- “150 minutes of moderate to vigorous activity in bouts of 10 minutes or more. It’s really important to pay attention to the small details in the guidelines. Its not just 150 minutes of any activity. It’s aerobic activity that gets the ehart and lungs pumping at a moderate to vigour pace and it has to last longer that 10 minutes. That being said, for someone who has never exercised it’s ok to work up to 10 minutes over time, but there needs to be progression in exercise to see and continue to see the benefits.”
- “Muscle and bone strengthen activities 2 days per week of all the major muscle groups. The major muscles groups are the muscles of the arms, back, chest, abdomen, and legs. These groups are made up of very specific muscle like the biceps in the arms. In order to work the biceps there a specific move that should be completed. This is another area that I saw a lot of recreation professionals struggle with. Even for those who had taken some sort of senior exercise course, there is so much information being crammed into your head that you only retain a small amount. I found they weren’t sure about what exercises to use for which muscles. Again, this where I’ve built StrongerU Senior fitness to show you exactly what to teach, so you know its going to be safe and effective for your seniors.”
- “Balance activities to increase balance and decrease falls. Many think of this guidelines as standing on one foot or walking a line one foot in front of the other, but functional balance work is often achieved through achieving the first two guidelines. Walking is a great falls prevention activity and will also help you reach your 150 minutes of aerobic activity. Sit to Stands of the chair are a great exercise to strength the muscles of the legs which again help to prevent falls. Balance positions like standing on one leg can help to test and measure improvements in balance, but if you practice standing on one leg, you’ll just be good at standing on one leg. Coordination drills and games also enhance balance. Games like ladder ball and bean bag toss both enhance hand eye coordination and can help improve balance.”
Q) Can the wrong exercise be dangerous for seniors?
- “Older adults are know for having ailments such as arthritis, osteoporosis, diabetes, cardiovascular issues, but everything I just listed is actually more associated with inactivity versus aging. There seems to be a lot of misconceptions about aging and exercise. Many adults believe at a certain age, you’re too old to exercise. Well-meaning kids who tell their mom or dad, take it easy, don’t overdo it can be doing more harm than good. What it comes down to is the less we move the less we are able to move. Part of my mission with StrongerU Senior Fitness is to help educate caregivers, recreation and fitness professionals and even seniors on the benefits of exercise and how its never too late to start. The research shows us that older exercisers can see improvements in strength and abilities similar to younger exercisers. I’m sure you’ve all seen the stories on CTV, good morning America, Facebook of seniors running marathons, doing cross fit, etc. The average person won’t go to that extent, but it shows age is just a number when it come to what our muscles are capable of doing.”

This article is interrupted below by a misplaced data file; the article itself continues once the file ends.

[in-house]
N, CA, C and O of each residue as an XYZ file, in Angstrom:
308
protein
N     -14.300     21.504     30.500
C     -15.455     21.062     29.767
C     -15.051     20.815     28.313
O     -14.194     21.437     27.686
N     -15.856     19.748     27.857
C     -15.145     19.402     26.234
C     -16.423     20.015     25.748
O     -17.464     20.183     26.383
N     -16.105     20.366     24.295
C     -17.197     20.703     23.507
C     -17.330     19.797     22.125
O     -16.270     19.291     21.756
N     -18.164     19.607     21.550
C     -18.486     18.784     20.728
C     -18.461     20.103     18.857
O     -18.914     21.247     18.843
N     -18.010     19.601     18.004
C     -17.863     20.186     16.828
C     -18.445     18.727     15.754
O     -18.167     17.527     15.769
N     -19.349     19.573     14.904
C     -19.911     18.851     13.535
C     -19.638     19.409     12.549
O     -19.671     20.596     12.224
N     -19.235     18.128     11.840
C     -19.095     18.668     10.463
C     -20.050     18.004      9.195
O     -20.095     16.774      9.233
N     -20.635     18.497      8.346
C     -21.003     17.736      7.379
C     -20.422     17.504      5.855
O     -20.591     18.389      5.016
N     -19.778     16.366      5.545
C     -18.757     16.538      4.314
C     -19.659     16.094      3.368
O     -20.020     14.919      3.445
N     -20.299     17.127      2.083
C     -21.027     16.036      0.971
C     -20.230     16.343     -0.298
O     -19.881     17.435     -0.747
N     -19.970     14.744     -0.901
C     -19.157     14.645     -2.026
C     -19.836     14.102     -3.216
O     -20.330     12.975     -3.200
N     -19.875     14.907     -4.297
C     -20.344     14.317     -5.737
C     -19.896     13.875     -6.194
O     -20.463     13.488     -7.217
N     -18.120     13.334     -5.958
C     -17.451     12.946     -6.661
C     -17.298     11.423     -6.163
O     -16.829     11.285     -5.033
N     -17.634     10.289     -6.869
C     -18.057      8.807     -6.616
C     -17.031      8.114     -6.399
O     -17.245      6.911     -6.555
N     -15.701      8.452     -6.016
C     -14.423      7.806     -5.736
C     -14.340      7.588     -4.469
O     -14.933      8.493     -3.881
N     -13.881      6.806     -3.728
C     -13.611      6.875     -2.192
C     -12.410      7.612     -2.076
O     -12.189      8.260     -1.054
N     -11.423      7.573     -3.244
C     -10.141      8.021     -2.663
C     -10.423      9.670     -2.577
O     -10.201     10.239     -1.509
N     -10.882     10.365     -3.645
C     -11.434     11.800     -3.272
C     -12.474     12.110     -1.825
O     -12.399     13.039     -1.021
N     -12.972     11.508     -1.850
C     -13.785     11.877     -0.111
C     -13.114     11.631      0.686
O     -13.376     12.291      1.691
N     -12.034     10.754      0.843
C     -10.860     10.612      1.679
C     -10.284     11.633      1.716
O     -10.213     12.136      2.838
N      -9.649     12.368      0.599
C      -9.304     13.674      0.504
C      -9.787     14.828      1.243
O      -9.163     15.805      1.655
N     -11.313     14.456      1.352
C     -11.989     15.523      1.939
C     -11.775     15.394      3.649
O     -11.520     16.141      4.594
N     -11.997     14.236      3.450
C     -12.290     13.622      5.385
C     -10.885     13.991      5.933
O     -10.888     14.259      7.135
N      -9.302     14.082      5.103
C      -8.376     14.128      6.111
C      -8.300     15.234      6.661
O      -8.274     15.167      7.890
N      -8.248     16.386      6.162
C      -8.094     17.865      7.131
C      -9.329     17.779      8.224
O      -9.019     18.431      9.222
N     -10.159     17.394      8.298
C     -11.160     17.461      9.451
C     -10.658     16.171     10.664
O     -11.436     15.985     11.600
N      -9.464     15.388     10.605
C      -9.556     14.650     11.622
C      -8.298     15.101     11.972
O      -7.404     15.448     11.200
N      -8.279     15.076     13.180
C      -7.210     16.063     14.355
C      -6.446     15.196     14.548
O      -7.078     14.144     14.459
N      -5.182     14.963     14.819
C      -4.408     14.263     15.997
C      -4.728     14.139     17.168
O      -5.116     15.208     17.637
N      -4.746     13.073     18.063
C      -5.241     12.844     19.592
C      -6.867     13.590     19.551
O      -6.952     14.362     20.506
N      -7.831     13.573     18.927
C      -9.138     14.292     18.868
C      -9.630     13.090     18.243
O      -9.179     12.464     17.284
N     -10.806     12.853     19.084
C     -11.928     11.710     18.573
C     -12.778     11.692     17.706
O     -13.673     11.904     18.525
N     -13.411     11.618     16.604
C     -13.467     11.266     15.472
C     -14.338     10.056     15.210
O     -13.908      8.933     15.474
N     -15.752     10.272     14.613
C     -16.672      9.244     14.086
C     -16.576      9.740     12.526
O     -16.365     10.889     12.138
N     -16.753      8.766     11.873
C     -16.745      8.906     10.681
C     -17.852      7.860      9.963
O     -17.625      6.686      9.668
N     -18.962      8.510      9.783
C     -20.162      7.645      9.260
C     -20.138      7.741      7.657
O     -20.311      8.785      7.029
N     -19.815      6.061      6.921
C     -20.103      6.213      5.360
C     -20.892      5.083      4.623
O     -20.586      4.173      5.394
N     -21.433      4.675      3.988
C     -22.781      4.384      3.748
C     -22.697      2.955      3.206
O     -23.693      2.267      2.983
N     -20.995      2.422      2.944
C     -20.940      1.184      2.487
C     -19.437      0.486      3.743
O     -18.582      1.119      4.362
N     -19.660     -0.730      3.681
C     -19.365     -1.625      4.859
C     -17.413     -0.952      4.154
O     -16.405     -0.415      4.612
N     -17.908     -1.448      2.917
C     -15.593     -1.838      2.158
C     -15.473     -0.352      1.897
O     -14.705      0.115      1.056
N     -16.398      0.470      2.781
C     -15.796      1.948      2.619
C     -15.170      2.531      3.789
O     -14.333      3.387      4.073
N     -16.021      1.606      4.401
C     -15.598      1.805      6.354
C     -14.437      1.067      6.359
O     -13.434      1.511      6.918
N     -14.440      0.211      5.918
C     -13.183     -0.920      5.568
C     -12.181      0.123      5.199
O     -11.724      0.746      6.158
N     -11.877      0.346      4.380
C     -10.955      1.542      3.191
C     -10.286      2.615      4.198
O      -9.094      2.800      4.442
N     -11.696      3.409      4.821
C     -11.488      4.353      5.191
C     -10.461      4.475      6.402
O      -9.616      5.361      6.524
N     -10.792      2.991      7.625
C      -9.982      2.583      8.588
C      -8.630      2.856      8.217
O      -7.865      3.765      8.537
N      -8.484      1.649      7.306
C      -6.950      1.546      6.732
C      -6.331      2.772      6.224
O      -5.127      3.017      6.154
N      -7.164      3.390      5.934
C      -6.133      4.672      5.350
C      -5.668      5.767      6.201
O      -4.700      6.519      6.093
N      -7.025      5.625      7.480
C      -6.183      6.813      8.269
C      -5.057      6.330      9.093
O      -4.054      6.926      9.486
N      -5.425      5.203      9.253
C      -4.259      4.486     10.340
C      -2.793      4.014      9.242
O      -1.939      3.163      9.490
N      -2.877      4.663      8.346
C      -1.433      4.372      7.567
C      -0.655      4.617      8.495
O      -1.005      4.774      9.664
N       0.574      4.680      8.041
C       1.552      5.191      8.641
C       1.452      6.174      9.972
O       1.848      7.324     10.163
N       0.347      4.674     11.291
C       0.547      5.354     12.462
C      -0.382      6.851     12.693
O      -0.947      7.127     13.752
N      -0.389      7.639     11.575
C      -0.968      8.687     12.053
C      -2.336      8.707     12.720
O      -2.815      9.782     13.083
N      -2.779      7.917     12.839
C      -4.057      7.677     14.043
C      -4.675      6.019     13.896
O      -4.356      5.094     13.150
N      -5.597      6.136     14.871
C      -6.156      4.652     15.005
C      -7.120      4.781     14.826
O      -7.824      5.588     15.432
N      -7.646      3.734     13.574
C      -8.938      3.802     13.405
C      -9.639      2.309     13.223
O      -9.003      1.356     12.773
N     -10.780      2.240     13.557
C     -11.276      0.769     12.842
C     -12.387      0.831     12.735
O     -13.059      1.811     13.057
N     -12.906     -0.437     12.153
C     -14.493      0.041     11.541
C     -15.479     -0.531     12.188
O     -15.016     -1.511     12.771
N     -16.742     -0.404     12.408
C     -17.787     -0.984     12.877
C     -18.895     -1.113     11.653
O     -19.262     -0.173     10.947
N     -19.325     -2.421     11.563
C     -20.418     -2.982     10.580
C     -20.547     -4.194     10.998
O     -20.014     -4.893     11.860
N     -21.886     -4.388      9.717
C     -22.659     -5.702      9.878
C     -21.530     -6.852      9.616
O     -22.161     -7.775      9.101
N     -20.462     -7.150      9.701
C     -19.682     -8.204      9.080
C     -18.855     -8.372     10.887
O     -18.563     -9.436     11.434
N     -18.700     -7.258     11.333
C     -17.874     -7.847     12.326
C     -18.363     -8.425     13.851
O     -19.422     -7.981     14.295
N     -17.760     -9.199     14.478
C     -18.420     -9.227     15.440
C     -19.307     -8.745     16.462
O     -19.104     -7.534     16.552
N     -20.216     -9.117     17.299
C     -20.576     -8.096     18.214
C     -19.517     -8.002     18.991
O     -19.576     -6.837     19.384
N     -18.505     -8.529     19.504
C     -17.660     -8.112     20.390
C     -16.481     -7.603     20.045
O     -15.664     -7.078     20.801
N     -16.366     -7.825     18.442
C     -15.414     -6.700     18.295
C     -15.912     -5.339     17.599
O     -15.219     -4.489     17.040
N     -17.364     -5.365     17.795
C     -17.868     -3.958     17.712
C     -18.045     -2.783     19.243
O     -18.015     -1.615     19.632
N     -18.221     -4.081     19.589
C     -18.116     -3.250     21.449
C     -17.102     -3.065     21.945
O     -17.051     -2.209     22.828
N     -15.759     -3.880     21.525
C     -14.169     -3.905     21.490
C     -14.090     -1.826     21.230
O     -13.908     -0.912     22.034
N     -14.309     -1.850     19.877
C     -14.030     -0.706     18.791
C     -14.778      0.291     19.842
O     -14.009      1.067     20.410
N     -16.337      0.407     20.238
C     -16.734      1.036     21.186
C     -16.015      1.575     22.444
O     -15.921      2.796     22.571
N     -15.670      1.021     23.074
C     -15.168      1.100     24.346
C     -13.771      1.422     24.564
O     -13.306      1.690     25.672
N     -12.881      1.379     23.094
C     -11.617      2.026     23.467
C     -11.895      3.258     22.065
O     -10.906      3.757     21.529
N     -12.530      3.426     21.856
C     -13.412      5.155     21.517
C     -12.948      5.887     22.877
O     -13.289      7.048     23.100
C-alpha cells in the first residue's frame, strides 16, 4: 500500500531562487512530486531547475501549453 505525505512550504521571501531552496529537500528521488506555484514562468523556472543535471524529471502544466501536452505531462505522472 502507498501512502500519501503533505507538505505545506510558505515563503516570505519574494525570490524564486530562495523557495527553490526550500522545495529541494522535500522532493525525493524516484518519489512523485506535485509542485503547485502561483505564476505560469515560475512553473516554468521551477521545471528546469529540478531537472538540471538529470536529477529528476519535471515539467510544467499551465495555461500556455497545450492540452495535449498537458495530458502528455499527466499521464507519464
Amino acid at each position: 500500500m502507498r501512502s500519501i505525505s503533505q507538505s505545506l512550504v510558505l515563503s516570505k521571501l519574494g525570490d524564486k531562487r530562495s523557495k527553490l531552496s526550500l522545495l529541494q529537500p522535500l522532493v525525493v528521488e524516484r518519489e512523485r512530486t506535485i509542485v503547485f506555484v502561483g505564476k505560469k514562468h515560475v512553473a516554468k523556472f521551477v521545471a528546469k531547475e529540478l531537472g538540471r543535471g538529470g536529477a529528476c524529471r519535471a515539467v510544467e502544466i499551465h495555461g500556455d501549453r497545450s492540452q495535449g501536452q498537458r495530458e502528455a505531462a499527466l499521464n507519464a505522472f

Q) What can caregivers, senior living providers, and seniors’ themselves, do to help seniors stay active?
- “Walking is a highly effective and accessible activity that good for the whole body. If nothing else, start walking 30 minutes every day. Try to increase pace, distance, time as the activity gets easier.”
- “Joining a community centre- not just for the physical benefits, but for the social, emotional, and all the other benefits that come with it.”
- “Taking a look at senior living- a lot of seniors are weary about senior living. They picture the nursing home where everyone is sleeping and to put it bluntly waiting to die. This is a huge misconception and an unfortunate misconception because I have story after story of seniors who moved into senior living reluctantly and then said they wish they had they did it sooner. Senior Living organizations like Berwick provide opportunities to stay engaged physically, socially, intellectual, and more.”
Q) How do you motivate a senior who doesn’t want to exercise?
- “Provide Education about exercise and its benefits.”
- “Ensure you’ve got engaging class components- music, having fun, interesting movements. In StrongerU Senior Fitness, the program is artfully designed to keep participants engaged physically and intellectual with fun choreography and interesting movement combinations.”
- “Think of it like sales. You have to find that thing that relates to the person you’re trying to sell. If it’s important for them to stay intellectually sharp, tell them all the ways exercise helps them to achieve this.”
We are thrilled to be partnering with Emily Johnson and StrongerU Senior Fitness, and to be able to offer such a fantastic program to our Residents. Congratulations to Lisa Moorehead, who is the Active Living Manager at Berwick Comox Valley for successfully completing her StrongerU Senior Fitness Instructor Certification!
Stay tuned for more details to come about how the program is rolling out at all our sites.